Phytoremediation is a technology for extracting or inactivating pollutants in soil. Echinodorus osiris (E. osiris) is a fast growing perennial wetland plant that is common in tropical and subtropical areas and has a high tolerance to cadmium (Cd). However, the absorption dynamics, subcellular distribution and accumulation of Cd by E. osiris had not been investigated. In this paper, hydroponic experiments with different levels of Cd2+ (0, 5.0, 15.0 mg L-1) were carried out to determine these characteristics of E. osiris. The results indicated that the Cd absorption rate of Echinodorus osiris decreased over time, and the absorption rate within 0.5-1.0 h was faster than after 1.0 h. In a 6.0 hour time period, the rate of Cd uptake fit a quadratic polynomial curve when E. osiris was grown under the 5 mg L-1 Cd treatment. However, the rate of Cd uptake by E. osiris fit a cubic polynomial model with the 15 mg L-1 Cd treatment. In the roots, the ethanol-extractable Cd, water-extractable Cd, and NaCl-extractable Cd were the largest proportions of the total Cd. The HAc-extractable Cd, HCl-extractable Cd, and residual-Cd represented a larger proportion of the total Cd in the leaves which was combined with phosphate including CdHPO4, Cd3 (PO4)2, and oxalic acid. When analyzing the subcellular distribution of Cd in the plant, the soluble fraction containing Cd accounted for the largest part (69.49-88.39%) followed by the Cd bound to the cell wall (8.44-25.62%). Both the lower and the higher Cd treatments demonstrated that compartmentation by the vacuole and cell wall binding were two effective defense mechanisms of the plant. However, the vacuole became the main site for Cd accumulation in the leaves under the 15 mg L-1 Cd treatment. E. osiris was able to accumulate high concentrations of Cd in both the roots and the leaves. The Cd concentration reached 502.97 mg kg-1 and 2742.95 mg kg-1 in the shoots and roots, respectively, after 27 days of cultivation. It was concluded that E. osiris is a potential hyperaccumulator of Cd.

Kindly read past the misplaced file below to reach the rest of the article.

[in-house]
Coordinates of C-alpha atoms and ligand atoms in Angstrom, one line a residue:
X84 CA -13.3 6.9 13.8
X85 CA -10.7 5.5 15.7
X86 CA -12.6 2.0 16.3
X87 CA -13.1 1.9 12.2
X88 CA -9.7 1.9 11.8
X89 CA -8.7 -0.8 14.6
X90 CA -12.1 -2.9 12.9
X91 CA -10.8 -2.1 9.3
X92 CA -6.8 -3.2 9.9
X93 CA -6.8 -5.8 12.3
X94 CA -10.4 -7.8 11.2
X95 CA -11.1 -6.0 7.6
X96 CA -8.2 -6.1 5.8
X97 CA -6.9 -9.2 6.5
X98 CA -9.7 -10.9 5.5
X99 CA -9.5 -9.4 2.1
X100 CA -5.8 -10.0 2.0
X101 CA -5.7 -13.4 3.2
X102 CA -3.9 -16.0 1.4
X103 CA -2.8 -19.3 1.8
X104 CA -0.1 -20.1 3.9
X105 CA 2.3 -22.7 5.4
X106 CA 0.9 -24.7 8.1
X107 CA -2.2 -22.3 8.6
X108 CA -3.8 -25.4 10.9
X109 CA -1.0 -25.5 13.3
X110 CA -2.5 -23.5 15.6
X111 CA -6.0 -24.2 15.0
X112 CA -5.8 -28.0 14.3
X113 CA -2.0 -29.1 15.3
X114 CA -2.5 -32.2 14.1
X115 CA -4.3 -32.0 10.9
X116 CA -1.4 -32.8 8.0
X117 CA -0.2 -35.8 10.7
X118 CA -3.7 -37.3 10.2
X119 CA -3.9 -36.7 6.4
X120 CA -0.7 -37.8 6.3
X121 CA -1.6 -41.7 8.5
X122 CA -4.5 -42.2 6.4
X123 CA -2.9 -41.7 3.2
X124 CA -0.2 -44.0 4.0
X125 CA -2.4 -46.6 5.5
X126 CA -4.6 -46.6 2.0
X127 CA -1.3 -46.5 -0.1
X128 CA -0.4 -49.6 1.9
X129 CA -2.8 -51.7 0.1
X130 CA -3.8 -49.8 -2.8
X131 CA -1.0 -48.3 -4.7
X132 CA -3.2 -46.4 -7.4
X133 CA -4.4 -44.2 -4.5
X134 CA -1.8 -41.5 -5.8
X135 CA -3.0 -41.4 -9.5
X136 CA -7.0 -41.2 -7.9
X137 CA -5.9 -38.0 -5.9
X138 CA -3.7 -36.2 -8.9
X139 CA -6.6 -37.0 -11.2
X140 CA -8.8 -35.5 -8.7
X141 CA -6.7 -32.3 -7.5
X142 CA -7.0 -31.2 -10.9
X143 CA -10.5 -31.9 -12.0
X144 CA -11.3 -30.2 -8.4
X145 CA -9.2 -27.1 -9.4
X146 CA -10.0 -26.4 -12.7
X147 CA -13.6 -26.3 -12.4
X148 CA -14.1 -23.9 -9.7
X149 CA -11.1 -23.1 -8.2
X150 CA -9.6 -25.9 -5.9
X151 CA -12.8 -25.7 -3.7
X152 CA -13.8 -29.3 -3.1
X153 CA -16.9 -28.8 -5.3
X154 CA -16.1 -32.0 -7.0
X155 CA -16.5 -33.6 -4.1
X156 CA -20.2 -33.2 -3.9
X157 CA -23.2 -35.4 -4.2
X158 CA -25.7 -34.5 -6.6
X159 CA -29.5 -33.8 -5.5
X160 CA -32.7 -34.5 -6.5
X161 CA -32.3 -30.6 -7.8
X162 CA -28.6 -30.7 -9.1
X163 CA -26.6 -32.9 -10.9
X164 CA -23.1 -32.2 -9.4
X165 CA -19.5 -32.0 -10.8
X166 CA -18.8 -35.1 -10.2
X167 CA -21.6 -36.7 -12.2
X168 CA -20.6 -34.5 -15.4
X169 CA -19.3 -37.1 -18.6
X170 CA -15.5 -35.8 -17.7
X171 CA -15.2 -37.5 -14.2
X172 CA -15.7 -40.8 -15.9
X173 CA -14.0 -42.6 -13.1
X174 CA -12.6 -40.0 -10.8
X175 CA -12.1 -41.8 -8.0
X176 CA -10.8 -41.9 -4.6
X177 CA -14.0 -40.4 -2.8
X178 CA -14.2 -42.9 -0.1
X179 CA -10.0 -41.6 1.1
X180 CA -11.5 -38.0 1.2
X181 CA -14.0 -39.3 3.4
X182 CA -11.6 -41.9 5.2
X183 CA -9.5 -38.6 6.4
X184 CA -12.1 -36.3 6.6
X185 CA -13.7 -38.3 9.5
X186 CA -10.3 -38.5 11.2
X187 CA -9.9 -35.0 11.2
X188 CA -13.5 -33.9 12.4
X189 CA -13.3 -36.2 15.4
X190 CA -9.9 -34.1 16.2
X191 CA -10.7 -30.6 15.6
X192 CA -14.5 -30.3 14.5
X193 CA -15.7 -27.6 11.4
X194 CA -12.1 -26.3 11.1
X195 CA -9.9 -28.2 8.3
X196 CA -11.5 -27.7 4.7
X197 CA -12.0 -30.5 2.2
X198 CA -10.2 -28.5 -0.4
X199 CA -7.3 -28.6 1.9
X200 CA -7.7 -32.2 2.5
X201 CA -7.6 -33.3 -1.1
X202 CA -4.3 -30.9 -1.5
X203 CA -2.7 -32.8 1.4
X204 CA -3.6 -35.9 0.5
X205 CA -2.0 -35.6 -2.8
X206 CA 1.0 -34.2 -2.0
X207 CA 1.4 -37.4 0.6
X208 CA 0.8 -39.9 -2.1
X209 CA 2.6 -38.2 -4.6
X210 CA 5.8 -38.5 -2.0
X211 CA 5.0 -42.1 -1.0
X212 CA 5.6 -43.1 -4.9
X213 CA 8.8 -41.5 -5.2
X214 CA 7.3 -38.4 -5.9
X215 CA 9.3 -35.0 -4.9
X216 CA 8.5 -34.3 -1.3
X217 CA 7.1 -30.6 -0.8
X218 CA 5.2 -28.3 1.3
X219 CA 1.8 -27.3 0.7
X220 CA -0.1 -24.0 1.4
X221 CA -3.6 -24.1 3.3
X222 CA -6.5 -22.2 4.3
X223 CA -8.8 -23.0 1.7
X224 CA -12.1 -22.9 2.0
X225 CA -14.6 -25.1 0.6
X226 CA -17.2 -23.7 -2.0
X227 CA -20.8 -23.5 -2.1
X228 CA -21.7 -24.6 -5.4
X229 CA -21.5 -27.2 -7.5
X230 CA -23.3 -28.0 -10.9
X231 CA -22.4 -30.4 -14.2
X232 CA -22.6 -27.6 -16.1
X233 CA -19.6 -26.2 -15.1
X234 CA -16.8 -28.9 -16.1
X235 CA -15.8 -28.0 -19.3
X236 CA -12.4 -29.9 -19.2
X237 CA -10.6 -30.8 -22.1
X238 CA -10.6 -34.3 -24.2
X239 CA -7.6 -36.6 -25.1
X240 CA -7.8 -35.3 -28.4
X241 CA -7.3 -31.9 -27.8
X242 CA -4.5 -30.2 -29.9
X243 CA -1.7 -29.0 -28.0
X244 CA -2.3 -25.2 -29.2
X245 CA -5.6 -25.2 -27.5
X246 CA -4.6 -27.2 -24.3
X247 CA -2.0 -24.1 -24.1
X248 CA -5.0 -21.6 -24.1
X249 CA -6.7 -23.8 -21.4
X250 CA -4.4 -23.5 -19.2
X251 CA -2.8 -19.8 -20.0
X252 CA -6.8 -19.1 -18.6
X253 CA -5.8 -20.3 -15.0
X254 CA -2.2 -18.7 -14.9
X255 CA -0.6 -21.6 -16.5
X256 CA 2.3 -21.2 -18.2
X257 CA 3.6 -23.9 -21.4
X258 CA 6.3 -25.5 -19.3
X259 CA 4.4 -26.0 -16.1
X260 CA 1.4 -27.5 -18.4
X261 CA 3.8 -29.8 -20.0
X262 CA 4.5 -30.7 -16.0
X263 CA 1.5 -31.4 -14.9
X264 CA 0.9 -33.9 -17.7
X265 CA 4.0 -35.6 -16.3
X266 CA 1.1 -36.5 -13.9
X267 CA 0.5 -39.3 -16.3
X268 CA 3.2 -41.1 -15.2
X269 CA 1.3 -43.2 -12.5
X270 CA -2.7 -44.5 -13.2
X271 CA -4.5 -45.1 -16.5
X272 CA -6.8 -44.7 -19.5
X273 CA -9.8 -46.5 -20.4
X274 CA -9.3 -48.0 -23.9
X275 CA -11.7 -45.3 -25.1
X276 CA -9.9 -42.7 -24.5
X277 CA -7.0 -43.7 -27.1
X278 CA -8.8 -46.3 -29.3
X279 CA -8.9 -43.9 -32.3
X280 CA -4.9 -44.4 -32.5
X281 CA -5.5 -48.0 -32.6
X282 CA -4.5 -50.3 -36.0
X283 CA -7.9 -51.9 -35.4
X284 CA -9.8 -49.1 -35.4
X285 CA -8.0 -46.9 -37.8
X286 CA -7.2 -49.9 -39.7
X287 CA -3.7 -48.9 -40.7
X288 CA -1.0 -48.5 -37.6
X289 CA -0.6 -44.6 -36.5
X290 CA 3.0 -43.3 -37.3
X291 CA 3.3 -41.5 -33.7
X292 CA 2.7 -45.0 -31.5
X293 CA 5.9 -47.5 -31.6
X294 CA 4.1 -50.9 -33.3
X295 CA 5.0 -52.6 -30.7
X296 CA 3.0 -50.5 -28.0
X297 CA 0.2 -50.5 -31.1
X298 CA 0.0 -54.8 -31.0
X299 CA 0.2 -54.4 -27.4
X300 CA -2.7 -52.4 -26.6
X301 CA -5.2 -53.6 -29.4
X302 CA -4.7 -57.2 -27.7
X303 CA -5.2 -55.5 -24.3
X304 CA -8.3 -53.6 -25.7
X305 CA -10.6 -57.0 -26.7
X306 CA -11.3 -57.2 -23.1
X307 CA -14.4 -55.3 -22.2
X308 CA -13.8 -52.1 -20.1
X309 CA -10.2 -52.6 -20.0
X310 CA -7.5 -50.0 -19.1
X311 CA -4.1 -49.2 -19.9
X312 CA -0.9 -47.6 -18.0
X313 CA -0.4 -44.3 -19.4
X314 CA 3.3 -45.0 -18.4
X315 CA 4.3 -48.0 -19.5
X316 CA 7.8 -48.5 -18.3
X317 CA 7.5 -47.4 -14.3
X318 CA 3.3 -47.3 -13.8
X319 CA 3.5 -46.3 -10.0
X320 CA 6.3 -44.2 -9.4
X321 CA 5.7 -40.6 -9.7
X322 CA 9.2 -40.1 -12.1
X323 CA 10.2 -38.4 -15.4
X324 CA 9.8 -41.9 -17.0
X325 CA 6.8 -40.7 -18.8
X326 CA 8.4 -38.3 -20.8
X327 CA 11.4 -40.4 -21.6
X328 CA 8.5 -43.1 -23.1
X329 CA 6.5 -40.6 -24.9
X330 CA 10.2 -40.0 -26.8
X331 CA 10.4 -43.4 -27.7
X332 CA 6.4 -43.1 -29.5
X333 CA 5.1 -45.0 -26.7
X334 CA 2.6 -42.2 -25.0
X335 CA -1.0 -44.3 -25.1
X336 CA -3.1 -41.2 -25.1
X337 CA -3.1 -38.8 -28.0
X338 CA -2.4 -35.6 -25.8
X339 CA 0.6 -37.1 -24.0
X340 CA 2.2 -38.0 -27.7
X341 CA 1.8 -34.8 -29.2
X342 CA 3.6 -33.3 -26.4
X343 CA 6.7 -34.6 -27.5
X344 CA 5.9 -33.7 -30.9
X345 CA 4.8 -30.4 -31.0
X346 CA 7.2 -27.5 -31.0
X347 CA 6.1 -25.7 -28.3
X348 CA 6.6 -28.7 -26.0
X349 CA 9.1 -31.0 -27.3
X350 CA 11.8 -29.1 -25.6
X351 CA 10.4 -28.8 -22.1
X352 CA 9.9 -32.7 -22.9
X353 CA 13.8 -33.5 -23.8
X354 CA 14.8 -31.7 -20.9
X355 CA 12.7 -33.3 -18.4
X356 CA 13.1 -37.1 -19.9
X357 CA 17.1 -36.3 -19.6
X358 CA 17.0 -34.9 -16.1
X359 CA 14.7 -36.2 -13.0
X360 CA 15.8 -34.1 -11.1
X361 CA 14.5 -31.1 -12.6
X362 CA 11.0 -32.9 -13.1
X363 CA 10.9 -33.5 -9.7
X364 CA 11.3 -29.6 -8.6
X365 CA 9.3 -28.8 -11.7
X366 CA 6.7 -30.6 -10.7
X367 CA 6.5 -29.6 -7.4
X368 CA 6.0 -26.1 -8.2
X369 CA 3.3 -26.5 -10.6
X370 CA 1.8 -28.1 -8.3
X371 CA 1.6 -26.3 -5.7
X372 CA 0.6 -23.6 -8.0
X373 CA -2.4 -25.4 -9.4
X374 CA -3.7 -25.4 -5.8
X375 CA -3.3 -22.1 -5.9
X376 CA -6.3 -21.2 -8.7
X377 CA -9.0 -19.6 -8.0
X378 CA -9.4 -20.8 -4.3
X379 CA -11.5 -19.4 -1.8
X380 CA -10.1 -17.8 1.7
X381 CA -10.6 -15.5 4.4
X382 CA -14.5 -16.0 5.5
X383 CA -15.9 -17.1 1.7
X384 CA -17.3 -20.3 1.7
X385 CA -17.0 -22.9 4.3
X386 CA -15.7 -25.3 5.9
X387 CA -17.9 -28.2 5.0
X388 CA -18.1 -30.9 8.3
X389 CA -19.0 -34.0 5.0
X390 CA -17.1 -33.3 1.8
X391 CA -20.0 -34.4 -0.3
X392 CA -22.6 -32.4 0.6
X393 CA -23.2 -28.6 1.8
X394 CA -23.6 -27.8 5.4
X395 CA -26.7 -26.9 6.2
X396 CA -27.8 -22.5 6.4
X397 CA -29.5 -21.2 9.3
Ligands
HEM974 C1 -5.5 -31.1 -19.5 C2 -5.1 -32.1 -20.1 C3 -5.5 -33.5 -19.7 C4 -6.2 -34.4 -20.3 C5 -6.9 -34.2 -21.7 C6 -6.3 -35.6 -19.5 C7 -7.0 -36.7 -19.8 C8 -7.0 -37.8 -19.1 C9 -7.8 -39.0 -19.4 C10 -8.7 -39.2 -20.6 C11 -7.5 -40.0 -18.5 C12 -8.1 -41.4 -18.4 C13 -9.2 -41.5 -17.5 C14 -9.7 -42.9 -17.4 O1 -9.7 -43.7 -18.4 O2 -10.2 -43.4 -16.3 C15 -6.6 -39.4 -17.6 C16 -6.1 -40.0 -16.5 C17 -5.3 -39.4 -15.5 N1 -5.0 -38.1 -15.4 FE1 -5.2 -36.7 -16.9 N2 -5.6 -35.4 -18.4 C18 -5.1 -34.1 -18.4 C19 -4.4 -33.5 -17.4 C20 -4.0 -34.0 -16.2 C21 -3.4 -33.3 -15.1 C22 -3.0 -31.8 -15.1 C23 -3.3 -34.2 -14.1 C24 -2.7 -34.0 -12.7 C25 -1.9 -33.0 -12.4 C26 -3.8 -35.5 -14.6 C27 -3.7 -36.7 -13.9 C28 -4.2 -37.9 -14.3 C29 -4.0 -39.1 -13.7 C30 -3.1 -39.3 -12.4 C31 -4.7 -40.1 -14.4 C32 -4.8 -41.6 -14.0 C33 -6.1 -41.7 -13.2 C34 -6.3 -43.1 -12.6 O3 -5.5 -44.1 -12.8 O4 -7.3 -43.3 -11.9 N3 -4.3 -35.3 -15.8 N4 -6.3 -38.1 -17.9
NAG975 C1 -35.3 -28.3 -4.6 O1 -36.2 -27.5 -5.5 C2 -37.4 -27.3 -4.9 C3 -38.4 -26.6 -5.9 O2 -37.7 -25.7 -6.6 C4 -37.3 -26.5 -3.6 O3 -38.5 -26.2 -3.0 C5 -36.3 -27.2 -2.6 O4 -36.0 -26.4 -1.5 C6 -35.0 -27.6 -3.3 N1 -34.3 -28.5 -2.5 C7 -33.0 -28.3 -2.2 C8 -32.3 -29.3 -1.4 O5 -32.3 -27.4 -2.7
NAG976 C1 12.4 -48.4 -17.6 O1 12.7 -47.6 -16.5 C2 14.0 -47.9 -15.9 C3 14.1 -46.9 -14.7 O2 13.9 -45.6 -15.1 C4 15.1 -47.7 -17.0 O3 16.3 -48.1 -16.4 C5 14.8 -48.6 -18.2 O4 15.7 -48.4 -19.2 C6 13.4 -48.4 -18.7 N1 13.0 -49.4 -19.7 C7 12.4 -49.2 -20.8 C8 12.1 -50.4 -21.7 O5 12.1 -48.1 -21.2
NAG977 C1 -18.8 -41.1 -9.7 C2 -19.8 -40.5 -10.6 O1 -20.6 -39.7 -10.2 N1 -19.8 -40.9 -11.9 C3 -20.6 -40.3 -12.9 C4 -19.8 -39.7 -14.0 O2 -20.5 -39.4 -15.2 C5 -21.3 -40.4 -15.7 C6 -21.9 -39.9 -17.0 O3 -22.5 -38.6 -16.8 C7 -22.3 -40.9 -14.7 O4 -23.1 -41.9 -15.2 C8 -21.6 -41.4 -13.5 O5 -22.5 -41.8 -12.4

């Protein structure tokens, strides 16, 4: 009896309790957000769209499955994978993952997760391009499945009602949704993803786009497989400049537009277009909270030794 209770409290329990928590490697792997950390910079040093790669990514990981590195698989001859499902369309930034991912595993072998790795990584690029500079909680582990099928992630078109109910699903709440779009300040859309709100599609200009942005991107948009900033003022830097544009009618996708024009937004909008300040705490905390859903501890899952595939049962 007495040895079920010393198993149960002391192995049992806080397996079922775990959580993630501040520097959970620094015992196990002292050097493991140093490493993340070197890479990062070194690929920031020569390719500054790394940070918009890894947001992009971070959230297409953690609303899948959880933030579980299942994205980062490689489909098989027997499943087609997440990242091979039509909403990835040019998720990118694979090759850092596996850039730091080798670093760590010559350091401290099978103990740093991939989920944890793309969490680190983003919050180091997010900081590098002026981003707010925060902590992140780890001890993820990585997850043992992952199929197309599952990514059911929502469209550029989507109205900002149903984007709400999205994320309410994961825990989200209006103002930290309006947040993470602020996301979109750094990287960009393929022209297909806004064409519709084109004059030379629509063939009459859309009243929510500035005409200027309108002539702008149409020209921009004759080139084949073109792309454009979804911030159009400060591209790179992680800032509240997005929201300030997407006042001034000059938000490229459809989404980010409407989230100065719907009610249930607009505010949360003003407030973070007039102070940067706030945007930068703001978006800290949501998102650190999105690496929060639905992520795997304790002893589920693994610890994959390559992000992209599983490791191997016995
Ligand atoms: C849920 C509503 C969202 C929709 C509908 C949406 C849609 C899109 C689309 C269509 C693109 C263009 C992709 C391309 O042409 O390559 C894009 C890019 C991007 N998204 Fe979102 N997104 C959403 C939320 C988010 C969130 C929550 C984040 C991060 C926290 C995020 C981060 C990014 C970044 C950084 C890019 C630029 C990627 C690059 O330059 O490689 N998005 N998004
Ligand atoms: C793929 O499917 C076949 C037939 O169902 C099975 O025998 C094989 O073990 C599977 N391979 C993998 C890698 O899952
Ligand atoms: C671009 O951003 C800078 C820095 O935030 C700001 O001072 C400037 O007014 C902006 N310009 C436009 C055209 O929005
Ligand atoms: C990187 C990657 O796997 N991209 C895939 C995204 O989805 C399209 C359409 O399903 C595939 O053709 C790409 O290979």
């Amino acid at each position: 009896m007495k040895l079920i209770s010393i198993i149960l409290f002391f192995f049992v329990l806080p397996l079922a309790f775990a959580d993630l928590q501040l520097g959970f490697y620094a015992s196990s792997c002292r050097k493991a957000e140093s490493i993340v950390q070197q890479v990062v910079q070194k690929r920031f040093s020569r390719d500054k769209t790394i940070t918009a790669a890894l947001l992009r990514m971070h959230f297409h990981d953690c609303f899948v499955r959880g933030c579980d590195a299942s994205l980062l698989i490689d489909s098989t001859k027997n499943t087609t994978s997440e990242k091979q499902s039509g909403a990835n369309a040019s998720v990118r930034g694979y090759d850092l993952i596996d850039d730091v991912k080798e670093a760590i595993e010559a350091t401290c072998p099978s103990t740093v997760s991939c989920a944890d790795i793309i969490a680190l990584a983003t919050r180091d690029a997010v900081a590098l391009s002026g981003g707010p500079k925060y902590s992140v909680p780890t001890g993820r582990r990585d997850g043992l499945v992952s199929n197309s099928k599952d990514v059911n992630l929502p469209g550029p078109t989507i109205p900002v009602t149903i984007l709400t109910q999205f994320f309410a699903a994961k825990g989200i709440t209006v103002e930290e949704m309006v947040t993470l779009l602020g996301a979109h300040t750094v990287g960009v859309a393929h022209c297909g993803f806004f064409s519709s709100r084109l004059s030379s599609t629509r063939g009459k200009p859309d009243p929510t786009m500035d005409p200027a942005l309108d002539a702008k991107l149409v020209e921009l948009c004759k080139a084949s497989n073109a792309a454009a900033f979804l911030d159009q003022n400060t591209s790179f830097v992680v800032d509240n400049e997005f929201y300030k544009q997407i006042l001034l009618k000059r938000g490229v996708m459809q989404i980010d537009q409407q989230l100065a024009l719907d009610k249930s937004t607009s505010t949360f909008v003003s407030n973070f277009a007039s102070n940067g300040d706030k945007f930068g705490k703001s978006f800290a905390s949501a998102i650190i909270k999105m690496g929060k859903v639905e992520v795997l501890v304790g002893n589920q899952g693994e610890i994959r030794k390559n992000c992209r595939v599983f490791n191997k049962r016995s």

ASJC Scopus subject areas
- Environmental Chemistry
- Public Health, Environmental and Occupational Health
- Management, Monitoring, Policy and Law